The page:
Book: The Lost Symbol by Dan Brown

Entertaining thriller with art-historian hero

Dan Brown
The Lost Symbol
Doubleday, 2009
ISBN: 978-0-385-50422-5
509 pages

As with Dan Brown's earlier novels The Da Vinci Code and Angels and Demons, The Lost Symbol is a thriller that's heavy on symbology. Or hero is once again the Mickey-Mouse-watch-wearing art-historian Professor Robert Langdon. As the book begins, his friend and mentor, Peter Solomon, who is also the boss of the Smithsonian Institution, has asked him to fill in at short notice for a speaker who has fallen ill. A private jet takes Robert Langdon from Boston to Washington, D.C. where a car is waiting for him. In fact, he is being lured to Washington under false pretenses. He is being manipulated by a much-tattooed man who calls himself Mal'akh. Mal'akh arranges for Professor Langdon to receive a grisly sort of invitation and hopes to force him to decode some Masonic symbology which he is convinced will reveal a symbol which will give him a great deal of power.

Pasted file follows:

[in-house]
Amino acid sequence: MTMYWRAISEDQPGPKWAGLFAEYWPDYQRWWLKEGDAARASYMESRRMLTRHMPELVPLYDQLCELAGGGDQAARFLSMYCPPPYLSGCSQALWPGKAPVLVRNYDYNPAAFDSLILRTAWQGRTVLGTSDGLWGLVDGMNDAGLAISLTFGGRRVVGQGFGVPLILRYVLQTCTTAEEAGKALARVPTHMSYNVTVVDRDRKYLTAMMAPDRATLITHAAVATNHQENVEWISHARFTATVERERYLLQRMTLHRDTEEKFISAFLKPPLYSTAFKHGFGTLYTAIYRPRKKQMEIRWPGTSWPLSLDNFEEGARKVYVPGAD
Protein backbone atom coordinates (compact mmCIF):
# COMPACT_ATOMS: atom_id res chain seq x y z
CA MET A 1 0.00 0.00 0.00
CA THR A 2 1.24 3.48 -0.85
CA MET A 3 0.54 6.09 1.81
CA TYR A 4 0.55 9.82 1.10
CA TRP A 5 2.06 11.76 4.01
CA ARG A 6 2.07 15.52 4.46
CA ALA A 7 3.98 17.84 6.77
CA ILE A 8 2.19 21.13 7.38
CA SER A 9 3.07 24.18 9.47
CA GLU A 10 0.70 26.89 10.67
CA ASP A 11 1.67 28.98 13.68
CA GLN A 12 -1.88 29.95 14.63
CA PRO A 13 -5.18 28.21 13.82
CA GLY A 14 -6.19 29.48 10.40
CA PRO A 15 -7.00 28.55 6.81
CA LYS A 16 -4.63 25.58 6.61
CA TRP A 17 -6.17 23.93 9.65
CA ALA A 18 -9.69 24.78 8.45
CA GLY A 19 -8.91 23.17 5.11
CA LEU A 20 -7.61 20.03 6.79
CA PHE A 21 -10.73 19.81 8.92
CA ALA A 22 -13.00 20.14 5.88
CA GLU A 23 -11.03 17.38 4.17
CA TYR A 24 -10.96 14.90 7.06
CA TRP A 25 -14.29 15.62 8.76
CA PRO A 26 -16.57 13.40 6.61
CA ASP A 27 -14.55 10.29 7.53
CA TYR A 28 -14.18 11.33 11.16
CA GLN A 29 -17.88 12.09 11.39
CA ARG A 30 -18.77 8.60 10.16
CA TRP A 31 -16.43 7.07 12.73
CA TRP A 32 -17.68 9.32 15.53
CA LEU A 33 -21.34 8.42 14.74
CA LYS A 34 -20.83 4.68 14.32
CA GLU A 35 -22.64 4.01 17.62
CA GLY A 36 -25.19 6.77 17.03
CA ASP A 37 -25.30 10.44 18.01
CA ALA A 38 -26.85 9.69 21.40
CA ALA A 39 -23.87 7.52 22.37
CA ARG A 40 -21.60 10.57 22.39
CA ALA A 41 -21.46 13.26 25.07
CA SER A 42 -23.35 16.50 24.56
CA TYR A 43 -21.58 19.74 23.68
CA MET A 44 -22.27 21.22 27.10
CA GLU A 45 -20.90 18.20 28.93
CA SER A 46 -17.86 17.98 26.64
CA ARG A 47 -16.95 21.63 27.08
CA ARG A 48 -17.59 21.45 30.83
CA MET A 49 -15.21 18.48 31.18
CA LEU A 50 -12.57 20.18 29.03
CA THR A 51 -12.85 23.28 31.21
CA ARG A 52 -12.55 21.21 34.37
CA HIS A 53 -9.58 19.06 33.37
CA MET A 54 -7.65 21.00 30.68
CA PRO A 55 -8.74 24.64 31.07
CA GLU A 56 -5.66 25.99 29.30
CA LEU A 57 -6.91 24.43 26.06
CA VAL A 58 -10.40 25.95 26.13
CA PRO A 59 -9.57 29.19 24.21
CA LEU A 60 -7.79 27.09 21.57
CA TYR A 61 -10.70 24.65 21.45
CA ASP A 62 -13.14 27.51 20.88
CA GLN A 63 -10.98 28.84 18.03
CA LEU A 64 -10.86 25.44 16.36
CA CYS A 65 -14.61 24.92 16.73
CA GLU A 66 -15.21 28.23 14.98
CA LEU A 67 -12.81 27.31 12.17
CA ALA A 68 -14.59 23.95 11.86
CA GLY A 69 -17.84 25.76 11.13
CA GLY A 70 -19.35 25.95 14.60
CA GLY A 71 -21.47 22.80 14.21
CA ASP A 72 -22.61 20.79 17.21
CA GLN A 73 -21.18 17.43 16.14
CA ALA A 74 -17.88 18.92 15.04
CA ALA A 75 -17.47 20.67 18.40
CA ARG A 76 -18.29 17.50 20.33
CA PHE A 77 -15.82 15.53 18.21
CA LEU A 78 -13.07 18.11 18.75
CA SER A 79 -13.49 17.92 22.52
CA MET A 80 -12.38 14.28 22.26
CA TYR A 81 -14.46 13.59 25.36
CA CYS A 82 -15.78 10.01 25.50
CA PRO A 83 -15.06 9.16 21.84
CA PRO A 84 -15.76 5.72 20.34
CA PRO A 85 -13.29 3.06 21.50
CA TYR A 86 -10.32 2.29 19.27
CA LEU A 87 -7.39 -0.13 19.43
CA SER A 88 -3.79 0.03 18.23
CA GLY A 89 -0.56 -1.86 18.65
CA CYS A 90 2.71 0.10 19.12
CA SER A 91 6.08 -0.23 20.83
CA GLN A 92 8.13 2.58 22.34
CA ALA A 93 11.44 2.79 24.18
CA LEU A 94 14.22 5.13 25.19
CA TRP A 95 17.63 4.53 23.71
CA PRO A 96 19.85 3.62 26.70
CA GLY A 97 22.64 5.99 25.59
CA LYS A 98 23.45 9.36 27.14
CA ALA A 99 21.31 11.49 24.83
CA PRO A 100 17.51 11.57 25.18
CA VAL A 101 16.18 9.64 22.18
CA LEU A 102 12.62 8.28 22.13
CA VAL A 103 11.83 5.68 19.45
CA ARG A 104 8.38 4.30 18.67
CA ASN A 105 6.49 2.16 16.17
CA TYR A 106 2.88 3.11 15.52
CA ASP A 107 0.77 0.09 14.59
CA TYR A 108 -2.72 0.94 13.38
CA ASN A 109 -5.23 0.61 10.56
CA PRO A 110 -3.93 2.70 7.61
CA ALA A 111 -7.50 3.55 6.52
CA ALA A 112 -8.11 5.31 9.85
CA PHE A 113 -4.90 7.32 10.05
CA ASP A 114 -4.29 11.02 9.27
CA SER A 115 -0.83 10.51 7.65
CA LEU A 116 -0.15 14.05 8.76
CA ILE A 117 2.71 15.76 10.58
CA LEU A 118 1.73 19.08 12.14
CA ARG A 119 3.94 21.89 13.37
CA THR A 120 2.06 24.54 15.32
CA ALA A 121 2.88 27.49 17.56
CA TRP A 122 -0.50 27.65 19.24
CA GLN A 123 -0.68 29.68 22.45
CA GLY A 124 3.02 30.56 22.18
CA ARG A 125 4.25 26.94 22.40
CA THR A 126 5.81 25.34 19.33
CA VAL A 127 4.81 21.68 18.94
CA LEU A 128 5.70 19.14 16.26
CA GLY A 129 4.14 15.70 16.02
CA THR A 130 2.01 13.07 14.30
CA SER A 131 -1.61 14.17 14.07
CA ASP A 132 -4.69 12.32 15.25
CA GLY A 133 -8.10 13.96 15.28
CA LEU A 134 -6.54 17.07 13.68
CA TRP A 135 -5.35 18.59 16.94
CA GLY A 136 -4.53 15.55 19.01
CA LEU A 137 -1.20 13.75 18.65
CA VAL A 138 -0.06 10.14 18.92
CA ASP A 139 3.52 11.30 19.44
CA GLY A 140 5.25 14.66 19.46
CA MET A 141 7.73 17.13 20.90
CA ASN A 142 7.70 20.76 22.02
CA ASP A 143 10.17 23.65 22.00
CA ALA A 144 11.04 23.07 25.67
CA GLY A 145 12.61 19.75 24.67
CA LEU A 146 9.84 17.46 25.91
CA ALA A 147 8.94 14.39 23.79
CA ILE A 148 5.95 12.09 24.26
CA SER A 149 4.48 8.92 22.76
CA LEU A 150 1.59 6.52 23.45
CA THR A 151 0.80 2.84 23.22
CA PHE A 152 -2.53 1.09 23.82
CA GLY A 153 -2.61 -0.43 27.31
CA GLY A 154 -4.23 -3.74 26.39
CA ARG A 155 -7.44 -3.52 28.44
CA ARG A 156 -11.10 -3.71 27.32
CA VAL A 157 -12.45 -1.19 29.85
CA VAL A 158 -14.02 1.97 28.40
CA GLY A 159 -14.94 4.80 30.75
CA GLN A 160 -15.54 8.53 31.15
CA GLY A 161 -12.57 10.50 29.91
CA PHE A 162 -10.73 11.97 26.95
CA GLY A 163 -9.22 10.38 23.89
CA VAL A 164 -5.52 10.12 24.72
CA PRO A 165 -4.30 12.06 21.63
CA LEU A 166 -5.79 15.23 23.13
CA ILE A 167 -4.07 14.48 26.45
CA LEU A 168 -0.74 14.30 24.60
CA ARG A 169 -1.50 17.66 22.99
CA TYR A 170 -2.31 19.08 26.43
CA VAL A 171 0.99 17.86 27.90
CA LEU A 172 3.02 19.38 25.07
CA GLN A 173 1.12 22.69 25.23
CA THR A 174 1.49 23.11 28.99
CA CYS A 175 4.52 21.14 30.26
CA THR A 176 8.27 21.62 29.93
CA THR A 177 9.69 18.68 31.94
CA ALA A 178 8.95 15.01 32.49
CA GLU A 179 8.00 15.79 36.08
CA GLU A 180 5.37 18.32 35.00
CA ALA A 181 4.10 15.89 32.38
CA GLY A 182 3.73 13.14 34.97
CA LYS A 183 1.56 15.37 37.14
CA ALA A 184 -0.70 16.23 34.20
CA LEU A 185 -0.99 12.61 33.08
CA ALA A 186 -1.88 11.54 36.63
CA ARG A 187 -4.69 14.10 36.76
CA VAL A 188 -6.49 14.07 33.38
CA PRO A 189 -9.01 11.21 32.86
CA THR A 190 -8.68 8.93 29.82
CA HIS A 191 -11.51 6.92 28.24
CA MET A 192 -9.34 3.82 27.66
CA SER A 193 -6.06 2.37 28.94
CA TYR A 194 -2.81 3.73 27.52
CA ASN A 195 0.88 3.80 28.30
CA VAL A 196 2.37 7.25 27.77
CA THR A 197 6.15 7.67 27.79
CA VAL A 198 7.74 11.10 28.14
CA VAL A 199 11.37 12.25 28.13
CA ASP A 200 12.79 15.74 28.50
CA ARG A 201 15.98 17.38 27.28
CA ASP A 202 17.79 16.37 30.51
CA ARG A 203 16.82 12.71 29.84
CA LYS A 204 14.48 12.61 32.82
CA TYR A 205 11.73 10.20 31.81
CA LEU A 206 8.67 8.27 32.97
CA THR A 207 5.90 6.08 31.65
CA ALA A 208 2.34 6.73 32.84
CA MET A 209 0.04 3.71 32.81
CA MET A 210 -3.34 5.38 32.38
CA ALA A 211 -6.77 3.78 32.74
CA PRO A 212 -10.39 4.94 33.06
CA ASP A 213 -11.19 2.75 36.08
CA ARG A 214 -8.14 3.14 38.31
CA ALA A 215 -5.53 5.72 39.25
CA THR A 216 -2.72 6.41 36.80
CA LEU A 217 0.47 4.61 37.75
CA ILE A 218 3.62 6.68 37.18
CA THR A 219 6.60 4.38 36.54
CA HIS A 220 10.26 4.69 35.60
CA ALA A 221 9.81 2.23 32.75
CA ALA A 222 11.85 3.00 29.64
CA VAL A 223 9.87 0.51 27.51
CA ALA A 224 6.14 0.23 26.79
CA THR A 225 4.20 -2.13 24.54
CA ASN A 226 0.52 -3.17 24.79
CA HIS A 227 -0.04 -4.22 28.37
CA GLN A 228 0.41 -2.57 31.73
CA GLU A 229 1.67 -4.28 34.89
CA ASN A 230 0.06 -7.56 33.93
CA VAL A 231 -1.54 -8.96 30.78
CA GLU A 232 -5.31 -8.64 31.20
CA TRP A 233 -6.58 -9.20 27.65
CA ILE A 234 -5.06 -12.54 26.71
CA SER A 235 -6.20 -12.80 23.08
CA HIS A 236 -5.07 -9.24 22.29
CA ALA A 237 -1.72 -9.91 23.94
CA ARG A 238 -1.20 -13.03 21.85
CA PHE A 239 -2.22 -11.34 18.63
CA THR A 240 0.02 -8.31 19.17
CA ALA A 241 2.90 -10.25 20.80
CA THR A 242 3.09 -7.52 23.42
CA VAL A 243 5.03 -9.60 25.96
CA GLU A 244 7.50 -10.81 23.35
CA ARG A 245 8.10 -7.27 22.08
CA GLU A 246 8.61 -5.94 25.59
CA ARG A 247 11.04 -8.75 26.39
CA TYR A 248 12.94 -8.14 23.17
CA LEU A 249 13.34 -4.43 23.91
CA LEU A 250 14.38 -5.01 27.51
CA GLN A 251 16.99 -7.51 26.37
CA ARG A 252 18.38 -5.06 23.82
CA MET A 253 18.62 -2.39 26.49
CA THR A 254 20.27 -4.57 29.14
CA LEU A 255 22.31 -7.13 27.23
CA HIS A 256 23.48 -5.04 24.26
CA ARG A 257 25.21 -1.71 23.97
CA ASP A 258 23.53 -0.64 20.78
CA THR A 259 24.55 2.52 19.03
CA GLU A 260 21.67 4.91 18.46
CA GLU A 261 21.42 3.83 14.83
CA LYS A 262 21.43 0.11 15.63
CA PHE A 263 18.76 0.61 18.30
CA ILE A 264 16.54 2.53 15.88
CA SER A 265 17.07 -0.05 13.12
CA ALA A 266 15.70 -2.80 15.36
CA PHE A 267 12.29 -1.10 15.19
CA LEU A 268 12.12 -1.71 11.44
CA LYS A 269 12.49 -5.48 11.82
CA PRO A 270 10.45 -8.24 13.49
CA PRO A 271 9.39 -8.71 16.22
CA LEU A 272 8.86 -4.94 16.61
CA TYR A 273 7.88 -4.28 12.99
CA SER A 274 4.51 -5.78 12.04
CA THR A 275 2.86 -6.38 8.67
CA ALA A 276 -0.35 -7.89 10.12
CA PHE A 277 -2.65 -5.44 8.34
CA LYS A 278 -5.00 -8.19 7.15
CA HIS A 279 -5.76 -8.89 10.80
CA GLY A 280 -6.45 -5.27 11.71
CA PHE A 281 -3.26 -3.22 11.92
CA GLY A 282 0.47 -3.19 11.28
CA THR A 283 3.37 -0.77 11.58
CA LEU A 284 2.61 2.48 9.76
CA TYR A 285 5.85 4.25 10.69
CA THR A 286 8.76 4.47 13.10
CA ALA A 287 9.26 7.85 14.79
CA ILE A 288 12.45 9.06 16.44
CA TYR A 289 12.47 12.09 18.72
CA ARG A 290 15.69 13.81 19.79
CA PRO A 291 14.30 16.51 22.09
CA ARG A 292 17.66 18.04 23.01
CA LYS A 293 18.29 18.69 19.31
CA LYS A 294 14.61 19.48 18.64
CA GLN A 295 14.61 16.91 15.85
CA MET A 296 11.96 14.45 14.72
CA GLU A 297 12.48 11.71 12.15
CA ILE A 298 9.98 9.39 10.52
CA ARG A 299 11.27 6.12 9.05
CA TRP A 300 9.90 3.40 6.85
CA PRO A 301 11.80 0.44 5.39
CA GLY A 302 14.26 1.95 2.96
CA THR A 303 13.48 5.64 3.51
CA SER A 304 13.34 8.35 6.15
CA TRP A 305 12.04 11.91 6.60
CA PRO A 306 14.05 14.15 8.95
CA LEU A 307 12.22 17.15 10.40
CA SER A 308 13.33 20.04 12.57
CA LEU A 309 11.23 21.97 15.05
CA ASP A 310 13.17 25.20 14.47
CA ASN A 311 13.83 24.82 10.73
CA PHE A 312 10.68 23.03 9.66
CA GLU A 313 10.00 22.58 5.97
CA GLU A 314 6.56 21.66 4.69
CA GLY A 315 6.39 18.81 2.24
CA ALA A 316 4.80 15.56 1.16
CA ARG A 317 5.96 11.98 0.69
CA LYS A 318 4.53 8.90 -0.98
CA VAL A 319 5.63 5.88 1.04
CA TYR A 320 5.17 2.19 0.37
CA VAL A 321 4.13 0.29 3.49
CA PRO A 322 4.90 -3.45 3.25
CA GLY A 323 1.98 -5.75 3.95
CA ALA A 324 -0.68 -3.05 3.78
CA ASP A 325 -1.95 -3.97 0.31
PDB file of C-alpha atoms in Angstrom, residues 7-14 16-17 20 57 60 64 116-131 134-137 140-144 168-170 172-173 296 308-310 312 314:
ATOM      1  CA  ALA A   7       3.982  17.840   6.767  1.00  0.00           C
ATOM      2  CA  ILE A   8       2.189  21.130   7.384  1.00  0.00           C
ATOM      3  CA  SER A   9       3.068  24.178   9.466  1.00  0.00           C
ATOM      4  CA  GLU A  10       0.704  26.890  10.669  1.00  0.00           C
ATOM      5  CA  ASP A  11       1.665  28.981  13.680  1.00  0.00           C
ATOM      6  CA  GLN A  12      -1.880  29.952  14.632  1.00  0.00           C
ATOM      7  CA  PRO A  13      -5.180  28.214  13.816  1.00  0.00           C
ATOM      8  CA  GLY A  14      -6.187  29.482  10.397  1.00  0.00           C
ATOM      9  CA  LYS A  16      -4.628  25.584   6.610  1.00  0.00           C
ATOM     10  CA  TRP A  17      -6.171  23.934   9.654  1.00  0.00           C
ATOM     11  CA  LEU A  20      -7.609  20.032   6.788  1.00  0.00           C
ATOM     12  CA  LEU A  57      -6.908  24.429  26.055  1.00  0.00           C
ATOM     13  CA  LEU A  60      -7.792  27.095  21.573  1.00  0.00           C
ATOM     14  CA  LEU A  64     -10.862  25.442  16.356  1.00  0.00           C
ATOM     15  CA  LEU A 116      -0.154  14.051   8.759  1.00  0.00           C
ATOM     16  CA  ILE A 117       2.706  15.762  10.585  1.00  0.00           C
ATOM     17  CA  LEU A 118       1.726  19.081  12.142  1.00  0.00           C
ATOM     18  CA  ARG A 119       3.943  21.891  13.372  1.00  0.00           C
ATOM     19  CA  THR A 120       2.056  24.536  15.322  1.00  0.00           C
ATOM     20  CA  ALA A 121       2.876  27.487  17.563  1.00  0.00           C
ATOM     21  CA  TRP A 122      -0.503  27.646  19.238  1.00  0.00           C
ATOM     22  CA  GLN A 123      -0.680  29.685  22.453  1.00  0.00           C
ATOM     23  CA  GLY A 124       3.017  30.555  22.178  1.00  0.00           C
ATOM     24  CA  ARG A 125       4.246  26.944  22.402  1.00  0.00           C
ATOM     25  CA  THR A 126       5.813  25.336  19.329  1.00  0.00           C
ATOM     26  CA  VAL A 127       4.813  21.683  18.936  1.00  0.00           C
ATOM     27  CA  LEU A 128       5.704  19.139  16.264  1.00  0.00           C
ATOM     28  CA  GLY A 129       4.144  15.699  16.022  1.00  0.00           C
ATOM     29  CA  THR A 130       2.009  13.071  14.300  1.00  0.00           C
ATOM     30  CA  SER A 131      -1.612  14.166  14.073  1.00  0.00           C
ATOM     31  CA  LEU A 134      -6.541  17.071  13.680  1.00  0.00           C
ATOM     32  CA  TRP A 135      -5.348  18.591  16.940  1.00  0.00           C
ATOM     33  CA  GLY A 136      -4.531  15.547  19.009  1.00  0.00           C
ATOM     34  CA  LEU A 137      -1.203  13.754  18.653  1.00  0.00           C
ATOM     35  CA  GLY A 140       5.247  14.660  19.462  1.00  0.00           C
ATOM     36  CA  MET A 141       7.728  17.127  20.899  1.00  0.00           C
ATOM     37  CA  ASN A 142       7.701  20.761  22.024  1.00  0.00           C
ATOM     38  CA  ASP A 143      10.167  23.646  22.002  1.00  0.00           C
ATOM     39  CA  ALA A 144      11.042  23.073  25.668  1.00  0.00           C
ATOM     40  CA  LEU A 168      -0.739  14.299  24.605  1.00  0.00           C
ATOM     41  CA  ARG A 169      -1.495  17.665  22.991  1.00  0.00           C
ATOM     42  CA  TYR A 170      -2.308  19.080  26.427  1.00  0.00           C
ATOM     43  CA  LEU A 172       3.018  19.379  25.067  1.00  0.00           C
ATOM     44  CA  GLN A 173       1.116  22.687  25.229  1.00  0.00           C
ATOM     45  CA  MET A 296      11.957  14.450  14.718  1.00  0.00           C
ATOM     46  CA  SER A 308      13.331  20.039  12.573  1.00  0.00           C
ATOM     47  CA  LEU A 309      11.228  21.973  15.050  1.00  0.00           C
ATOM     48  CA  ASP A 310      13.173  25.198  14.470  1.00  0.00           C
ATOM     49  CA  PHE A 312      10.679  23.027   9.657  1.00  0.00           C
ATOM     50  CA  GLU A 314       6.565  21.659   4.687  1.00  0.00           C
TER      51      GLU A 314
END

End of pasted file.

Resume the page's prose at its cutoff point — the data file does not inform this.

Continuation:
What follows is an improbable and entertaining night-long chase around and under Washington in which various people with various agendas attempt to figure things out and control what happens when they are figured out. It should be noted that all the Masons (well, except for one) in the book are perfectly sensible and likable people. The organization is a bit secretive and uses some unusual symbology, but it's entirely benign. The actual MacGuffin in the book turns out not to be all that interesting and the plots of The Da Vinci Code and Angels and Demons are grander and more entertaining, but the book is still good entertainment for a night or two's reading.

Mr Brown even pokes a bit of fun at himself when a character makes the sincere/without wax pun from Angels and Demons and Robert Langdon recognizes it as coming from a "mediocre thriller" he had read (p. 355).

Posted: Mon - January 18, 2010 at 09:06 PM   Main   Category: